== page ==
#CultureisDigital – DCMS asks for your tweets as it looks to help art and tech unite
Department asks for representatives from both IT and culture to help solve four main challenges
The government is seeking representatives from the UK’s IT industry and its cultural scene to help generate ideas for how the worlds of technology and culture can better work together to the benefit of both.
John Glen, minister for arts, heritage, and tourism, this week announced the launch of the #CultureisDigital initiative. The scheme is characterised as “a conversation between government, the cultural sector and tech companies, led by DCMS [the Department of Digital, Culture, Media and Sport]". Over the coming weeks, those involved in either the technology or cultural industries are encouraged to visit a specially created website, or comment on social media platforms using the #CultureisDigital hashtag.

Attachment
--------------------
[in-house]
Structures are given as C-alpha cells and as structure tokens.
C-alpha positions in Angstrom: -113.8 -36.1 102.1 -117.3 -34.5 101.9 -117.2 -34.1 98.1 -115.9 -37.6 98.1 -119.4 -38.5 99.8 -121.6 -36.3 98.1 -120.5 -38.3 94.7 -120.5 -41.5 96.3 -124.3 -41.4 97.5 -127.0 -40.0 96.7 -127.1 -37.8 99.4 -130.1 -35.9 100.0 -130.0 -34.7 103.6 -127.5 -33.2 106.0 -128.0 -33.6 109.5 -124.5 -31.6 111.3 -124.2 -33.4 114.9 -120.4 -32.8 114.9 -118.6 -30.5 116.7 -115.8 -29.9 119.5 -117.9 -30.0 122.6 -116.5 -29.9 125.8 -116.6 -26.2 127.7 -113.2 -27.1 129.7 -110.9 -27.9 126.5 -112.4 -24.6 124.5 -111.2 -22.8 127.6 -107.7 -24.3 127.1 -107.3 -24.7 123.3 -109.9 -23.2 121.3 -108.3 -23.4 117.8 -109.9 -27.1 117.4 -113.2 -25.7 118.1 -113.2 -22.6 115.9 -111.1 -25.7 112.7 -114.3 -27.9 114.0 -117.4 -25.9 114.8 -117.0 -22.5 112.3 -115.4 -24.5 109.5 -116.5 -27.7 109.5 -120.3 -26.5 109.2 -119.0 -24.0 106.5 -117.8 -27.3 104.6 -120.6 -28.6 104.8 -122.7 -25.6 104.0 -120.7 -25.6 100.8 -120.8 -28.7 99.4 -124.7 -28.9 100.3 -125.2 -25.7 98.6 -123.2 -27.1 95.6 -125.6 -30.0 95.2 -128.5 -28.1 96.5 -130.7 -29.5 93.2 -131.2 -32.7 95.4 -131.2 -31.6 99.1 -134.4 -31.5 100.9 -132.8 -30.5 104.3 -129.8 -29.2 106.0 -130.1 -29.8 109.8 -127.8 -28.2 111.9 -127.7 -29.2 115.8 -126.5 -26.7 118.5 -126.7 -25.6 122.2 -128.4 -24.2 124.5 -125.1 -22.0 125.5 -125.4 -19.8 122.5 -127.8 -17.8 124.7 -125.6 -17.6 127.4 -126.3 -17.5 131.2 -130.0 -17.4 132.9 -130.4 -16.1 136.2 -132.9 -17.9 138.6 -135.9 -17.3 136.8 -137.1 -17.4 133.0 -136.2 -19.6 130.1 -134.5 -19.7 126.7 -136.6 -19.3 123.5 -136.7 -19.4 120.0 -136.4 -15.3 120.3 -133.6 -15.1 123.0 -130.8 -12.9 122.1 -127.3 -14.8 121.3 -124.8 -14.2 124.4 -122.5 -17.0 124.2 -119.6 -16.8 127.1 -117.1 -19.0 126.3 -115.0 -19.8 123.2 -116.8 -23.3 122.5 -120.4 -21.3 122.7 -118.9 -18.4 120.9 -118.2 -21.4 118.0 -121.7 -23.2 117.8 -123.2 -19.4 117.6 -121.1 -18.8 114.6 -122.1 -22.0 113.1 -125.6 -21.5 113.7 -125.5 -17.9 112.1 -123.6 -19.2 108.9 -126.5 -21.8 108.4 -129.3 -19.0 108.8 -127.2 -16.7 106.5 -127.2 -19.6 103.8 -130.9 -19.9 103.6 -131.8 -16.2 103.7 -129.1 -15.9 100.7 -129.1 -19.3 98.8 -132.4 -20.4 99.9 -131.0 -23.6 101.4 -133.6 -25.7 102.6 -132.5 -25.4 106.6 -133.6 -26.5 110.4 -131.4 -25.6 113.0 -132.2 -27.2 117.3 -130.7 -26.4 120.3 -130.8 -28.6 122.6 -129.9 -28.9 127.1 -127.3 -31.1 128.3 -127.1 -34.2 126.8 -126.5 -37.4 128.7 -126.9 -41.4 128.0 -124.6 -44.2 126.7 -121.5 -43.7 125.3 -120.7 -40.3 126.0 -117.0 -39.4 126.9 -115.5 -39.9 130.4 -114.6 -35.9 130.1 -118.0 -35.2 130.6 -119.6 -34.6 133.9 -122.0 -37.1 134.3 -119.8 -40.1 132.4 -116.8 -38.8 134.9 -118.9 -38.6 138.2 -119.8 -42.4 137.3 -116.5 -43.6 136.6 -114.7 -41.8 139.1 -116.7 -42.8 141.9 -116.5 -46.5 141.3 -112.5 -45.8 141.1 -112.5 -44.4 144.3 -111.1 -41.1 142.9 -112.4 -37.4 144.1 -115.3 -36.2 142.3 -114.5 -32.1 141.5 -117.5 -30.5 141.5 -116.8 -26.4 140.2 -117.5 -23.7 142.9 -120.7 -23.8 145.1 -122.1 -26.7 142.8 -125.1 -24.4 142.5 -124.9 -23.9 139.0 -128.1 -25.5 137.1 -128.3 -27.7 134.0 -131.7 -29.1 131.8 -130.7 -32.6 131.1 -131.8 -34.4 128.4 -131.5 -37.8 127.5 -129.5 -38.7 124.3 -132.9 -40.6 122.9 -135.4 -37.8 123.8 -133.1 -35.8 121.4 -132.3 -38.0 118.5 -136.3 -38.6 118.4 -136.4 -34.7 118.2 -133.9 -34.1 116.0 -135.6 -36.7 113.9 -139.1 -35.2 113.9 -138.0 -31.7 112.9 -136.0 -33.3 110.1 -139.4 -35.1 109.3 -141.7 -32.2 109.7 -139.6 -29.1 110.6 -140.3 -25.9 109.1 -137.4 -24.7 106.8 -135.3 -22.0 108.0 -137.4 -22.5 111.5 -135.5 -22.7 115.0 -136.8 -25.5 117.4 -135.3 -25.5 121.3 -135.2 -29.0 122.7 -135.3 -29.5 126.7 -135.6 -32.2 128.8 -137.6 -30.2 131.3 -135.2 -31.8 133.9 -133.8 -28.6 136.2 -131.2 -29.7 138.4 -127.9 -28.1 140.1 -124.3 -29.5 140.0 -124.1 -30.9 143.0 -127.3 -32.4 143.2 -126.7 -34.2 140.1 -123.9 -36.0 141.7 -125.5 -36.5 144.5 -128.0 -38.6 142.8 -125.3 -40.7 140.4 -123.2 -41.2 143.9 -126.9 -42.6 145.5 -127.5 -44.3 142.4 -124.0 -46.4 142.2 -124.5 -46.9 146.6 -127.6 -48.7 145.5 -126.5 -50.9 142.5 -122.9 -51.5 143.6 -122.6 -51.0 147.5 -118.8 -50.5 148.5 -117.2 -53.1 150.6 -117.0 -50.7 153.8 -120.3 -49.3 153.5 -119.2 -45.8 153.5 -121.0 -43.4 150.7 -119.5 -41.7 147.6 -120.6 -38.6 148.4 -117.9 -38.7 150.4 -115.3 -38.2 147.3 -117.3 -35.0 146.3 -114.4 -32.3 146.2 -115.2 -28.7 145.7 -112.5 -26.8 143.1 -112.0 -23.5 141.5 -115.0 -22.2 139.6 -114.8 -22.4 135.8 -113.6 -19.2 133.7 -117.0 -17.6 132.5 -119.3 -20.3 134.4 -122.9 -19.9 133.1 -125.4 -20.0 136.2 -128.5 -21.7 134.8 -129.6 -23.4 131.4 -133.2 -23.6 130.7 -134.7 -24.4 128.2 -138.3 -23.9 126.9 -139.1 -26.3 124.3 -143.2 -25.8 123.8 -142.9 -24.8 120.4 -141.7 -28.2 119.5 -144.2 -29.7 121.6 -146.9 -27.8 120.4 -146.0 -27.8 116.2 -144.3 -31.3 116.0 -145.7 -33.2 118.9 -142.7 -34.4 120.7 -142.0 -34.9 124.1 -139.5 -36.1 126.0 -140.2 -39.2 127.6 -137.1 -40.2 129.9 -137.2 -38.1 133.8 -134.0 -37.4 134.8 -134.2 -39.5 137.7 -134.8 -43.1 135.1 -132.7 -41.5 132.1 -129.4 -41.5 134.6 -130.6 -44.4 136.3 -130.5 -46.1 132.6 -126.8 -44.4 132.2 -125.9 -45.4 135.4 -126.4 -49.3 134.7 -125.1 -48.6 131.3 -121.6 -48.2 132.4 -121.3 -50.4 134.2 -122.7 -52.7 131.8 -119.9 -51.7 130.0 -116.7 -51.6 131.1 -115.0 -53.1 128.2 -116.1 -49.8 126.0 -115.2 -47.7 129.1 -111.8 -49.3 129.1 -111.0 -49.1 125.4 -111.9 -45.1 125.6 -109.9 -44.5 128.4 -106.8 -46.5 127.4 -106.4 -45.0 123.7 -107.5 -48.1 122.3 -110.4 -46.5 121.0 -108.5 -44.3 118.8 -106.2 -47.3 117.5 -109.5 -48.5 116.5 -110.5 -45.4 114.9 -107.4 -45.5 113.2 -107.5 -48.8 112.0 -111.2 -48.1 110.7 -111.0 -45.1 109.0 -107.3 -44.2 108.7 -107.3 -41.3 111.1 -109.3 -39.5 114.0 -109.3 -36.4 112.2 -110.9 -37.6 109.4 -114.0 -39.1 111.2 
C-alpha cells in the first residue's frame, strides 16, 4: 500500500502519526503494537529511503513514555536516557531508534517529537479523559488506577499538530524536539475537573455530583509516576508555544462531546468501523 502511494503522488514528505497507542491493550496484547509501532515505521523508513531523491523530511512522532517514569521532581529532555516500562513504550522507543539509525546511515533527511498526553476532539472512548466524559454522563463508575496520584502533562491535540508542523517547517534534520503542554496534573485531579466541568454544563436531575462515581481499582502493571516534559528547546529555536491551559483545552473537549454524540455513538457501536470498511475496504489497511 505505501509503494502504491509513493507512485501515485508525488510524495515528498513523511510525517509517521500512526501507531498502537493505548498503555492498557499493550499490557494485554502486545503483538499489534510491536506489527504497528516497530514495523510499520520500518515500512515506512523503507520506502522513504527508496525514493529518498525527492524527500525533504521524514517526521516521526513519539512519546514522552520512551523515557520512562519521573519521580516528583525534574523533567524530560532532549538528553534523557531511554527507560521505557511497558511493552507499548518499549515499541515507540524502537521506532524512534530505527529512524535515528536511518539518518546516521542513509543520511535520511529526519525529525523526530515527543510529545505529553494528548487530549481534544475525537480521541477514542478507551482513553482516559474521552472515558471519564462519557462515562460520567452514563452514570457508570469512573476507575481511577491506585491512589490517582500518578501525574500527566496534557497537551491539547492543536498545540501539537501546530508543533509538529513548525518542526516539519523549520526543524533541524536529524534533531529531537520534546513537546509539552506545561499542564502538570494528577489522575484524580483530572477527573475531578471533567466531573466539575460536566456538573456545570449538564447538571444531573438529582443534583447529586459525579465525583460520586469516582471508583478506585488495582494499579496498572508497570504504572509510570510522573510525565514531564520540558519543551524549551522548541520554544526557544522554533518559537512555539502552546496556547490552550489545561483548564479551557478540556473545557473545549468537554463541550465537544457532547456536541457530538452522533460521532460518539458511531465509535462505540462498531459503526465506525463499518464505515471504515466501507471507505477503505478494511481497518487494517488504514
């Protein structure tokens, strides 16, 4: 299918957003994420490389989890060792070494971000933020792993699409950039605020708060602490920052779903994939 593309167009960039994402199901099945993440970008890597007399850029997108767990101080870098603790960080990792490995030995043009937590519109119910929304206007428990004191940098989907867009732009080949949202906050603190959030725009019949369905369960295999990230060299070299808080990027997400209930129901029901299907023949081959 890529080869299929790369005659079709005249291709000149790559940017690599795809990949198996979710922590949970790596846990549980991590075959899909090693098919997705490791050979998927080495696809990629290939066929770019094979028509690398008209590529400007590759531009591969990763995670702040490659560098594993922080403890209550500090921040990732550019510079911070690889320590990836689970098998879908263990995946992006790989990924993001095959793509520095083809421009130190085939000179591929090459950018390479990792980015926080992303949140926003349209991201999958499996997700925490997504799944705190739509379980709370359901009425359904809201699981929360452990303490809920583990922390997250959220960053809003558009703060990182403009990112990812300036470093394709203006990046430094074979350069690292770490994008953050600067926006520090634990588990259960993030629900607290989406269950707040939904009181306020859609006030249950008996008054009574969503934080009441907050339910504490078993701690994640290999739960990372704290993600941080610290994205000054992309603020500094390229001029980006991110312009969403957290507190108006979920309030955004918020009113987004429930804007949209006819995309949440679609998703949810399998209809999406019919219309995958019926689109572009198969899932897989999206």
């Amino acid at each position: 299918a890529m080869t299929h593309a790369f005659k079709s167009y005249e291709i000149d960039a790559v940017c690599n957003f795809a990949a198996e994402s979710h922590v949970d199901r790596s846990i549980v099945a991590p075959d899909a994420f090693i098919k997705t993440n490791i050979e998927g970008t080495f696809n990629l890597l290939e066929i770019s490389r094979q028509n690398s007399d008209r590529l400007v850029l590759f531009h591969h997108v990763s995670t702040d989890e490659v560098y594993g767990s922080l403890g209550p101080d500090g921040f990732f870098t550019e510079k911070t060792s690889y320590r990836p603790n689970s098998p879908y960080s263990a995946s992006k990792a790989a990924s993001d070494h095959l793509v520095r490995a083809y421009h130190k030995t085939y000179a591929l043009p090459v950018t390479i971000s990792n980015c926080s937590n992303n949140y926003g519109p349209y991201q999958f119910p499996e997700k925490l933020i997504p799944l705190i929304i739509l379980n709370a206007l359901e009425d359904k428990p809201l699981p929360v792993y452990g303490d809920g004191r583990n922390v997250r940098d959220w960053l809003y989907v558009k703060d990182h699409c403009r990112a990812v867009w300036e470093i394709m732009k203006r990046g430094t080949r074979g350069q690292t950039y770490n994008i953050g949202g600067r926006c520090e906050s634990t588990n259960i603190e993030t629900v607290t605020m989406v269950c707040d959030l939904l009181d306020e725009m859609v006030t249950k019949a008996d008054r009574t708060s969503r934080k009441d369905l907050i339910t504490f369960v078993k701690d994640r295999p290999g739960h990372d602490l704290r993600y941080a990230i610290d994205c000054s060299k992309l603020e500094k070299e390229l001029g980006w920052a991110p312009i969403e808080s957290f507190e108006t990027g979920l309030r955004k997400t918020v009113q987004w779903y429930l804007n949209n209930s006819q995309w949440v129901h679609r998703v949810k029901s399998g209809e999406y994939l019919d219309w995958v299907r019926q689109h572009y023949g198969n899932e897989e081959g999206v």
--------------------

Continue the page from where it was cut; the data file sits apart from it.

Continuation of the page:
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The government is, in particular, seeking “solutions to four main challenges”.
The first of these is how digital content and forms of delivery can help increase engagement with audiences. Second is the question of how the UK can position itself “as a world leader in digitised collections and digital cultural content”.
The third challenge the government wishes to address is how technology and culture can team up to drive innovation. The final issue at stake is improving business models within the cultural sector and increasing the UK’s pool of digital skills.
Glen said: “I want to begin a conversation with you, about how we can bring the worlds of digital and culture together. So, whether your organisation is large or small, tech or culture focused – I want to hear from you, about the challenges you face, the opportunities you see, and examples we can learn from.”
The launch of the #CultureisDigital initiative comes in the same week as the DCMS was rebranded to include the word "Digital", in a move the department claimed reflected its changing responsibilities and focus.
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